As with any place in Asia, Singapore is not without its hawker markets. I wanted to check out Tiong Bahru and unfortunately less than half of the shops were open because it was Chinese New Year. I sampled two dishes unique to the market, the original peanut pancake (think of a spongy folded pancake stuffed with peanuts and sugar) and Chinese carrot cake (an omelette with carrot, turnip, rice cake, and hot sauce). Both were delicious and unique but not enough to bring me back.
In a tiny, dark alley right off of Arab street sits Haji Lane, arguably the shining hipster jewel of Singapore. You'll find juice shops, live music, small clothiers and backpack stores, and a smattering of bars and restaurants. The food and drinks here are on the pricey side but it's well worth it to sit for a bit, people-watch, and soak in the fun and youthful atmosphere. Top picks are Singapura Club for tea and nosh and Blu Jazz for live music and drinks.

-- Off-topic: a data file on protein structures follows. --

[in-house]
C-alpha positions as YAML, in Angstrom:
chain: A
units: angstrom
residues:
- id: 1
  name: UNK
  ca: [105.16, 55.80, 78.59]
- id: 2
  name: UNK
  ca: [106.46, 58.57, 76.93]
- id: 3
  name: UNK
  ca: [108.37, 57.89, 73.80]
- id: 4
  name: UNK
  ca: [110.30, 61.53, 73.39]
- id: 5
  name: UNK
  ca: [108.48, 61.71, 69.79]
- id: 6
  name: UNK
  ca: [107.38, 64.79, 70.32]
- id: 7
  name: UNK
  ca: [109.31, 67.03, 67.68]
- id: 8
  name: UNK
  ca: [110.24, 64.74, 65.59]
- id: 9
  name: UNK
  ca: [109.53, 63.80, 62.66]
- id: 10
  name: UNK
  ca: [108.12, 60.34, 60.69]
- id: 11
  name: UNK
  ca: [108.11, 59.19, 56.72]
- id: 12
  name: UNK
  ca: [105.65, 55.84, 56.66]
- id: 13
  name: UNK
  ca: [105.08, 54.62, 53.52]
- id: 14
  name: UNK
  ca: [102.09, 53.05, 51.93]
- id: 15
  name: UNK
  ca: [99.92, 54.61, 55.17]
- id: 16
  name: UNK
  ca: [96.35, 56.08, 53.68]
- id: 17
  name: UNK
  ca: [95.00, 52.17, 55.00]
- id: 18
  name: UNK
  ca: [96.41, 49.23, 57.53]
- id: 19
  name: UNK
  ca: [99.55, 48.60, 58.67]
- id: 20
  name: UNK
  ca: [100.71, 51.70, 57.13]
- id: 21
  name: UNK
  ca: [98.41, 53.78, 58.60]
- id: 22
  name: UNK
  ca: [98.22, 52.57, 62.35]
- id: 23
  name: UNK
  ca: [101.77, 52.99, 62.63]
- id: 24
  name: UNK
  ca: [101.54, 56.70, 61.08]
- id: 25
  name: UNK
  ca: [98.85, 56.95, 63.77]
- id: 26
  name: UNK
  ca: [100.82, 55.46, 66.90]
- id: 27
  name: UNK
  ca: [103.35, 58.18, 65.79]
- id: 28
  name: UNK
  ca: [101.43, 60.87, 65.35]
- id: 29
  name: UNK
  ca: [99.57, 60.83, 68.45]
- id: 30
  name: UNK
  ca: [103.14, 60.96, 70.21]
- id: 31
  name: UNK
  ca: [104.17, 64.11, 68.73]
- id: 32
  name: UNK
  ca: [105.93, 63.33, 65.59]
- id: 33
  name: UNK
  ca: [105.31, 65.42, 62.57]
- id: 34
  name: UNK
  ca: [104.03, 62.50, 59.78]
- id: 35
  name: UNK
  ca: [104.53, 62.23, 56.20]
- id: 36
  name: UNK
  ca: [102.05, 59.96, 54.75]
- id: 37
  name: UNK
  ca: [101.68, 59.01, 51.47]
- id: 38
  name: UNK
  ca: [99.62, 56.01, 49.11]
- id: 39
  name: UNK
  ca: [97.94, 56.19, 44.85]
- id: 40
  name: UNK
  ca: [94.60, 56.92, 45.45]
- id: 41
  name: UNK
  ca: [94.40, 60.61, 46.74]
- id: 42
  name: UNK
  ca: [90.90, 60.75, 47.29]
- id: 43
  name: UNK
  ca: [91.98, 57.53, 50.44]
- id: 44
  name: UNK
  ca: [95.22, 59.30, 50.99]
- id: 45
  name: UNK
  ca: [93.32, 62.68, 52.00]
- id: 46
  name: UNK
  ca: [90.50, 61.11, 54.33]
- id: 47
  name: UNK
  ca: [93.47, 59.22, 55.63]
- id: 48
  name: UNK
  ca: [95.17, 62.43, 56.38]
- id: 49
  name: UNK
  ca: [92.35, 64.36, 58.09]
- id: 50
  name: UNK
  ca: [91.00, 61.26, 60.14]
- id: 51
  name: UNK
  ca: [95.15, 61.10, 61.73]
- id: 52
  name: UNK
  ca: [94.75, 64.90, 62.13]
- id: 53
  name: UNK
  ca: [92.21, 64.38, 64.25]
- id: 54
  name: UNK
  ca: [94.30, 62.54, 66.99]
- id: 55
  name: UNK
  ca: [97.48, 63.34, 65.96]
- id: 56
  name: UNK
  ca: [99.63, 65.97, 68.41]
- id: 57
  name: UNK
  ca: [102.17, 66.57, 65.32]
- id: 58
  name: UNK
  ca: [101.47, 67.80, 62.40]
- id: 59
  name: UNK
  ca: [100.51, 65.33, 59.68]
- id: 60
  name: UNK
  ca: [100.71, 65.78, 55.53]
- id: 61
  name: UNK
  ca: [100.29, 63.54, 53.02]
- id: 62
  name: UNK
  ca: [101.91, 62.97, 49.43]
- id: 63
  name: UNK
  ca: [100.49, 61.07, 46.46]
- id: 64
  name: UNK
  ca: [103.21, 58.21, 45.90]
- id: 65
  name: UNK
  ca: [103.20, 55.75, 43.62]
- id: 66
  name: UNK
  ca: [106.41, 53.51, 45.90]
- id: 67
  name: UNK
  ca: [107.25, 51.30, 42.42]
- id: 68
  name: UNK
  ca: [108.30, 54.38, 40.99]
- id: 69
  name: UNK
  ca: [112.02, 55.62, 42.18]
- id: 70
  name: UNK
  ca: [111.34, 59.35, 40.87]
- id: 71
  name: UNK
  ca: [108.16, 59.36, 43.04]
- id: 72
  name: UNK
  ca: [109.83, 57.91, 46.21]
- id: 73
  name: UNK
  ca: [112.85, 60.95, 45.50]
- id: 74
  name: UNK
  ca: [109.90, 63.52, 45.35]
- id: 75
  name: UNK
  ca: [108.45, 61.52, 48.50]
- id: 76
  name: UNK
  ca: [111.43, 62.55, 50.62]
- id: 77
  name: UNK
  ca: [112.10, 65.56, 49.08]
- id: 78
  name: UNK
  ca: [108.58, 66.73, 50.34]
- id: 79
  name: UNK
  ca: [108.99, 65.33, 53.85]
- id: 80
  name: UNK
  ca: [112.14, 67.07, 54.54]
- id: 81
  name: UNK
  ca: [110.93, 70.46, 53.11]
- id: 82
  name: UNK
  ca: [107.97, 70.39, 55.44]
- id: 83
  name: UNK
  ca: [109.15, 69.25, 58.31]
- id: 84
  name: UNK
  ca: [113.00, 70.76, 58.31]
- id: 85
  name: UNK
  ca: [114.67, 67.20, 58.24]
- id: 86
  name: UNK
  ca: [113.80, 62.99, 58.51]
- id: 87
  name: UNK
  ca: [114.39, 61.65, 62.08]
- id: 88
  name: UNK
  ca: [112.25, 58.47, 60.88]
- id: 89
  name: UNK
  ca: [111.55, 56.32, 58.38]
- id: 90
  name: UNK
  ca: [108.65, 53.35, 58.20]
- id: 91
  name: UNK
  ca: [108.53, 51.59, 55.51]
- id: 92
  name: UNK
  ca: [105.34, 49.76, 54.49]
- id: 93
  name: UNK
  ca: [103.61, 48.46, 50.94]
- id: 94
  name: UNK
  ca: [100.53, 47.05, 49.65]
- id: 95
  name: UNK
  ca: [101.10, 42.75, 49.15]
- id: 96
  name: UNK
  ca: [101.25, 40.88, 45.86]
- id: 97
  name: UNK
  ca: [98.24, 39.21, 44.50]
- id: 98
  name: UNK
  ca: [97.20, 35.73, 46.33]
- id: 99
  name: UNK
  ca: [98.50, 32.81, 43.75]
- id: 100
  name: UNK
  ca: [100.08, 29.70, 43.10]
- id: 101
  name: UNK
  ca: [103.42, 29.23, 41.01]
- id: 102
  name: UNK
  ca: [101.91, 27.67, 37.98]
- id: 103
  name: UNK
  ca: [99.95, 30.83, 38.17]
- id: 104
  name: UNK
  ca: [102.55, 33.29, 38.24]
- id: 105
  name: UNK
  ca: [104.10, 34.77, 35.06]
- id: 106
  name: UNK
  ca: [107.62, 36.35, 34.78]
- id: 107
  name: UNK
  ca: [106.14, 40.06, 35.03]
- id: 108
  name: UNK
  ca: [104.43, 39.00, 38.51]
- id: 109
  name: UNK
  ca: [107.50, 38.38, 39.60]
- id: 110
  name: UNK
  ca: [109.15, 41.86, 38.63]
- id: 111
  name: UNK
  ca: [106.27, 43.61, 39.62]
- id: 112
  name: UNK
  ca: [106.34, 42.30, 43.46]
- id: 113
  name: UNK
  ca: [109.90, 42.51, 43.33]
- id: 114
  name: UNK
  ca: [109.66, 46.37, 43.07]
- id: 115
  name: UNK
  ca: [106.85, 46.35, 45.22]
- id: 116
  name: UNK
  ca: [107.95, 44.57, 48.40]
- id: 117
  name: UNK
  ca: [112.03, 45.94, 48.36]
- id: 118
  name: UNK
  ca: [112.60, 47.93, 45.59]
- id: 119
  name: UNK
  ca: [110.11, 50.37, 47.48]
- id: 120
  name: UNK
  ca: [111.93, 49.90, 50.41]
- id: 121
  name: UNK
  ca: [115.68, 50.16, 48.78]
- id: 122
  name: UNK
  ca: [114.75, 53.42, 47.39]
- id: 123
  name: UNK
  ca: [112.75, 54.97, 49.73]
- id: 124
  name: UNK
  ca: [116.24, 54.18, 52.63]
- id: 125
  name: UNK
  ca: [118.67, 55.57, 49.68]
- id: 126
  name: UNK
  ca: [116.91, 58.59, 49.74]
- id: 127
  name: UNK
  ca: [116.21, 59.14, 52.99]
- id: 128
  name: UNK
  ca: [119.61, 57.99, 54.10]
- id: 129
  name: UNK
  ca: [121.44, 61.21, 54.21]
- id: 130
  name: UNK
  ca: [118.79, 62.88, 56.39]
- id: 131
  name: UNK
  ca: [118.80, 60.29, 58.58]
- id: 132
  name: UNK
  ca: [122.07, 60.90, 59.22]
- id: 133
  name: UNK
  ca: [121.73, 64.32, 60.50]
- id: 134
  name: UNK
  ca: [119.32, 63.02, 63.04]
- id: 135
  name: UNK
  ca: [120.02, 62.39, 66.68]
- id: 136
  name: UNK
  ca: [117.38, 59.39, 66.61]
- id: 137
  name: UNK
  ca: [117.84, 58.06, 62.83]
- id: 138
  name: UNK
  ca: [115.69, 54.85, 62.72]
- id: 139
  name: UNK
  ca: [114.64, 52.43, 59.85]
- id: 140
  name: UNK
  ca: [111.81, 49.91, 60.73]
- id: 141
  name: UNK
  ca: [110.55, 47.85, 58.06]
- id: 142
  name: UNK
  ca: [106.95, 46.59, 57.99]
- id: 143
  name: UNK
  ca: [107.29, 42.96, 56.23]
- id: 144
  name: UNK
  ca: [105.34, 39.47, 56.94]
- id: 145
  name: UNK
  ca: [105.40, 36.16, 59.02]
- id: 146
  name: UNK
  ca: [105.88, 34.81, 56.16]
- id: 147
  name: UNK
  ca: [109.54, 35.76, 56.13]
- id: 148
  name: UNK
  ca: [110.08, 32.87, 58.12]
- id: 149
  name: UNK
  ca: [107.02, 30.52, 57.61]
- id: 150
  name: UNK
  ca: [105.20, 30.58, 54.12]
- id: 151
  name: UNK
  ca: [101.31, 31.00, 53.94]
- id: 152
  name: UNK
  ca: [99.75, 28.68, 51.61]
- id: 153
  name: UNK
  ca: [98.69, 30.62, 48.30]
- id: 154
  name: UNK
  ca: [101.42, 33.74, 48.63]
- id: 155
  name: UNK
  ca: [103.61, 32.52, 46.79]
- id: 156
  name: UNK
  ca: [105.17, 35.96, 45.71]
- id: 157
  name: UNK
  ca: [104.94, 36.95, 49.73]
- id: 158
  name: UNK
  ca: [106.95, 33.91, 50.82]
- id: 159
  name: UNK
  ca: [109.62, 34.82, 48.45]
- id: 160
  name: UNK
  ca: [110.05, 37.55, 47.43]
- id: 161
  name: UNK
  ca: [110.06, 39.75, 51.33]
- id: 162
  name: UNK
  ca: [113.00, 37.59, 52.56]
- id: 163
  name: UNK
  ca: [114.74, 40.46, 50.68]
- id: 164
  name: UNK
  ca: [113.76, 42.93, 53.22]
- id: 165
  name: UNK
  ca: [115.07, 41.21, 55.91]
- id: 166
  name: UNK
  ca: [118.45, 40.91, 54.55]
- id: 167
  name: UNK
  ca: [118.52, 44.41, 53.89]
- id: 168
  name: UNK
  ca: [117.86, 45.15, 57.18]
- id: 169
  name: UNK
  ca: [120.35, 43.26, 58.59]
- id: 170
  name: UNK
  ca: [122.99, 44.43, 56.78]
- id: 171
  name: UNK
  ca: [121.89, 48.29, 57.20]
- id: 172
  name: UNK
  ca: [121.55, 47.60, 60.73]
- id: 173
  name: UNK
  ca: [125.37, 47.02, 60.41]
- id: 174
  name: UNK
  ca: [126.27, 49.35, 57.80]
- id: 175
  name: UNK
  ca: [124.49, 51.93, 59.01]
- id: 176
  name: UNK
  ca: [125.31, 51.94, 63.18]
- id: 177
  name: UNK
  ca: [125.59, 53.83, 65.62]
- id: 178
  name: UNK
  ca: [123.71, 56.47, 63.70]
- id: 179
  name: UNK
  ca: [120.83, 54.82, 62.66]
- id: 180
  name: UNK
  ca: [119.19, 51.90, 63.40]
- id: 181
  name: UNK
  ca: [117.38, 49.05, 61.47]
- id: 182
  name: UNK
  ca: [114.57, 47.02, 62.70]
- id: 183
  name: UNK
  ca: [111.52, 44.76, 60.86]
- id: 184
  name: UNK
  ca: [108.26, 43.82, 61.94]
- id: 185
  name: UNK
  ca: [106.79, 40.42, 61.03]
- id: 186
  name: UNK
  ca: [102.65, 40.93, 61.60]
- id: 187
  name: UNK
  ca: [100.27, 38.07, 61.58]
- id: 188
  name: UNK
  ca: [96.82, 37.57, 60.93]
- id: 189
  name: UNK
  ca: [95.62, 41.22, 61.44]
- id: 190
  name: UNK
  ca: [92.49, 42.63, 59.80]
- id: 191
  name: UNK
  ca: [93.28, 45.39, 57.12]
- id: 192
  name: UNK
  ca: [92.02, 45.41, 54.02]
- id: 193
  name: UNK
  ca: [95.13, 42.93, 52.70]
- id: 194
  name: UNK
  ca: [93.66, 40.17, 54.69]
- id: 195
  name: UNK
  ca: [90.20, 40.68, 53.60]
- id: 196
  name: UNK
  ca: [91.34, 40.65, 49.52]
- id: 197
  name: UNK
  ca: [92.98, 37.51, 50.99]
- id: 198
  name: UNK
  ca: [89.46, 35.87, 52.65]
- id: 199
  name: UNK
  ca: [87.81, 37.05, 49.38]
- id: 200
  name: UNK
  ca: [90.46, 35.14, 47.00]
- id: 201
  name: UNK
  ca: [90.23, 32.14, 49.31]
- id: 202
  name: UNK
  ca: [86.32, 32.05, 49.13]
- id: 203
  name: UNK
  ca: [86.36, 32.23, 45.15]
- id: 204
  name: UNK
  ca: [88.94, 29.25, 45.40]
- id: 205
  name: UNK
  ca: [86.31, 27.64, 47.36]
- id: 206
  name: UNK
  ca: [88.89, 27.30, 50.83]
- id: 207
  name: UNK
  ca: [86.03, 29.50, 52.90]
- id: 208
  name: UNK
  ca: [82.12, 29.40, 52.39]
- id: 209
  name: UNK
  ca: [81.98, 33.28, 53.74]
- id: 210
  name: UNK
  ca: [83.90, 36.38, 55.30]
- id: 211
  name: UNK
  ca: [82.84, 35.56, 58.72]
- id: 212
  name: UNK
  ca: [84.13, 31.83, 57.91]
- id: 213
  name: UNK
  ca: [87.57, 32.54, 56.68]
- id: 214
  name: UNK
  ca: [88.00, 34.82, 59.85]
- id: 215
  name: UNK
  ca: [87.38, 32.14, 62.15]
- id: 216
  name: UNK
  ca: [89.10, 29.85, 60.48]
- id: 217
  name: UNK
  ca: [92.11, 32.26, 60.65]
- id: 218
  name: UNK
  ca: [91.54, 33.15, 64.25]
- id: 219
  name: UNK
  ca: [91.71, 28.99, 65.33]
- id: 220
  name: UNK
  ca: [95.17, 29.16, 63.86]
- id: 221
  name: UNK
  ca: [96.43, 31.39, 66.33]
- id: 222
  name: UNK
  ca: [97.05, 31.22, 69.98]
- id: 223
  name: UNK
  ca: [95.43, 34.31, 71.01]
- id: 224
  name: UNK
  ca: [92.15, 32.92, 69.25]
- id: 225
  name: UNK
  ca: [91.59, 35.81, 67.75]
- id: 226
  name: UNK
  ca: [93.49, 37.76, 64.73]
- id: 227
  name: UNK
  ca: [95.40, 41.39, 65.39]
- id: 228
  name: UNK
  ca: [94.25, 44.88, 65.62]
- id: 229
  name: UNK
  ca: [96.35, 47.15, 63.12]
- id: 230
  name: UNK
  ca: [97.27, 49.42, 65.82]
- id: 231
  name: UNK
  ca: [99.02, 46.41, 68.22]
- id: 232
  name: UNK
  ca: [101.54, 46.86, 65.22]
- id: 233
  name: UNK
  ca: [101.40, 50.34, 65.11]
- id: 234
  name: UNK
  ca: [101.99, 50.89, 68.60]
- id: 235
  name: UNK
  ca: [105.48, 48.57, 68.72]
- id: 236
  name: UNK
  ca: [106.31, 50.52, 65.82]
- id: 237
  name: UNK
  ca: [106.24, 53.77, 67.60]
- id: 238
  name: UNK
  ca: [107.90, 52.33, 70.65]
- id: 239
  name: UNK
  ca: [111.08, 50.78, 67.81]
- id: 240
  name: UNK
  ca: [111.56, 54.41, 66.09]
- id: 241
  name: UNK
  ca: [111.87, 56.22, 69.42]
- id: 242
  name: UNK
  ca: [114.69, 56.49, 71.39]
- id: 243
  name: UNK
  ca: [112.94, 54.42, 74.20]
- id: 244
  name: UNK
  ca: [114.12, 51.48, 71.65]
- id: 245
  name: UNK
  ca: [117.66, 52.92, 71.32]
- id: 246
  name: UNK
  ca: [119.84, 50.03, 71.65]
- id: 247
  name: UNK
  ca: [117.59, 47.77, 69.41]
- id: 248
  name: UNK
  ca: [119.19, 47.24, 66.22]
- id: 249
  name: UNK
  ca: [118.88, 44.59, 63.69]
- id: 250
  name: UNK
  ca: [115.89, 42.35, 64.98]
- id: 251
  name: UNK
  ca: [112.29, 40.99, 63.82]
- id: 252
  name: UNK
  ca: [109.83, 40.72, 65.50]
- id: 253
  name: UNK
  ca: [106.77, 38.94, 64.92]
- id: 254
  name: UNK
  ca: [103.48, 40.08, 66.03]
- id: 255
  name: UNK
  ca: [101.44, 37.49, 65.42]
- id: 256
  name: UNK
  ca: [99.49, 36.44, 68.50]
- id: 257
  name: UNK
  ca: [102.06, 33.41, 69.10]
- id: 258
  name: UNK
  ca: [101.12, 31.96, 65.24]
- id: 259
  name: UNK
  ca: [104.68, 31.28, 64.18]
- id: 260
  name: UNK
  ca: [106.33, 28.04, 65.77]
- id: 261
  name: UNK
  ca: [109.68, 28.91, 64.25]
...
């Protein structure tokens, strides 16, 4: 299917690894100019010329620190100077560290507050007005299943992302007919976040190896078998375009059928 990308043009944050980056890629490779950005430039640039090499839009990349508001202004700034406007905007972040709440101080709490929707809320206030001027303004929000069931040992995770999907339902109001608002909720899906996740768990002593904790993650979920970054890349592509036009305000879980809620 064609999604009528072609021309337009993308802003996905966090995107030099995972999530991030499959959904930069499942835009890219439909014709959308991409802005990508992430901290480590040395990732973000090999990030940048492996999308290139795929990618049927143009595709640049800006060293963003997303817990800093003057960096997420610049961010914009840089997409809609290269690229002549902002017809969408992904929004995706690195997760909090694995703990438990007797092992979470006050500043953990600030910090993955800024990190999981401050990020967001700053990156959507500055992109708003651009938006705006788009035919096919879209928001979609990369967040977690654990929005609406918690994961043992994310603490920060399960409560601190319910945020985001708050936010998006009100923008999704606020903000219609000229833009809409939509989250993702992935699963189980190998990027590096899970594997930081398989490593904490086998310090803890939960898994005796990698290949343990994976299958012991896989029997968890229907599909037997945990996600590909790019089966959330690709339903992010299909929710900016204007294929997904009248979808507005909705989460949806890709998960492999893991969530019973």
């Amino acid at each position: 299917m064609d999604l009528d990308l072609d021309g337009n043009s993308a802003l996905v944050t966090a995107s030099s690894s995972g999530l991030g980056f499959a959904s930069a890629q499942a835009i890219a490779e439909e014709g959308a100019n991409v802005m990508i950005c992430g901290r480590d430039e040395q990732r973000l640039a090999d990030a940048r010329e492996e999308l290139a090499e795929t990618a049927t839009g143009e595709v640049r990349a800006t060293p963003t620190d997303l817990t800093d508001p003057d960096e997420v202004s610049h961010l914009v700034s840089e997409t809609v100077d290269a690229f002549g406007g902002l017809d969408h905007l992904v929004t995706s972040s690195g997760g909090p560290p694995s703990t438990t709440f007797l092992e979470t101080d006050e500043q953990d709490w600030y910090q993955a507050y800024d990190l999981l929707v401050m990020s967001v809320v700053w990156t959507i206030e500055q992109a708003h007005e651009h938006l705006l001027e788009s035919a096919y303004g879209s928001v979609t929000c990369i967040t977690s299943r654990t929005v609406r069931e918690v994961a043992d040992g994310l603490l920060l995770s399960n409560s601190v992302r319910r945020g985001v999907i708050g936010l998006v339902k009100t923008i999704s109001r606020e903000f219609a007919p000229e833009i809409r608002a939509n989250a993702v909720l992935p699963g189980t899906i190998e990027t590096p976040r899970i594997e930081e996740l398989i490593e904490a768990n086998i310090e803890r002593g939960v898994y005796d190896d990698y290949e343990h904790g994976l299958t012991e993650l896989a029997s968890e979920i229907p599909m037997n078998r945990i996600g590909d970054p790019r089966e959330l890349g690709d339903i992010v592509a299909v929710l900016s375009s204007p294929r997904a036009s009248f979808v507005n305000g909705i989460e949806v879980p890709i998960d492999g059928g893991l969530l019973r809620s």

We were going to check out the botanical gardens, a UNESCO world heritage site, but Gardens by the Bay were recommended to us as a distinctive park that's more than just another pretty patch of flowers. The towering foliage-covered metal flower structures eclipsing the rest of the garden seem so Singapore- they're so exaggeratedly large that they overshadow the actual plants in the same way that the 100-story skyscrapers overshadow the rest of the skyline. You can spend a lot of time here walking the paths but it's almost more attraction than park; you come for the flower dome or to walk the thin bridges between the flower structures in the sky more than actually seeing the park.
Imposing over the gardens like a giant wave about to crash over you stands the proud Marina Bay Sands hotel. It consists of three towers supporting a massive surfboard-shaped top that boasts incredible views of the whole country of Singapore, the busting harbor, Malaysia to the north, neighboring islands off the coast, and Indonesia to the south. Pro tip: don't pay the $23 to go up to the SkyDeck on the 56th floor. Instead, pay the $20 to get up to the restaurant Ce La Vi on the 57th floor. Not only are you higher and in a private space with an even better view, your $20 can be applied towards drinks and food! Granted, that voucher won't get you far, but it's a way better deal and much more relaxing. I sipped a Veuve Cliquot rosemary spritzer and took in the completely stunning view. I'm convinced most of Singapore is meant to be seen from above- it is a city of skyscrapers, after all.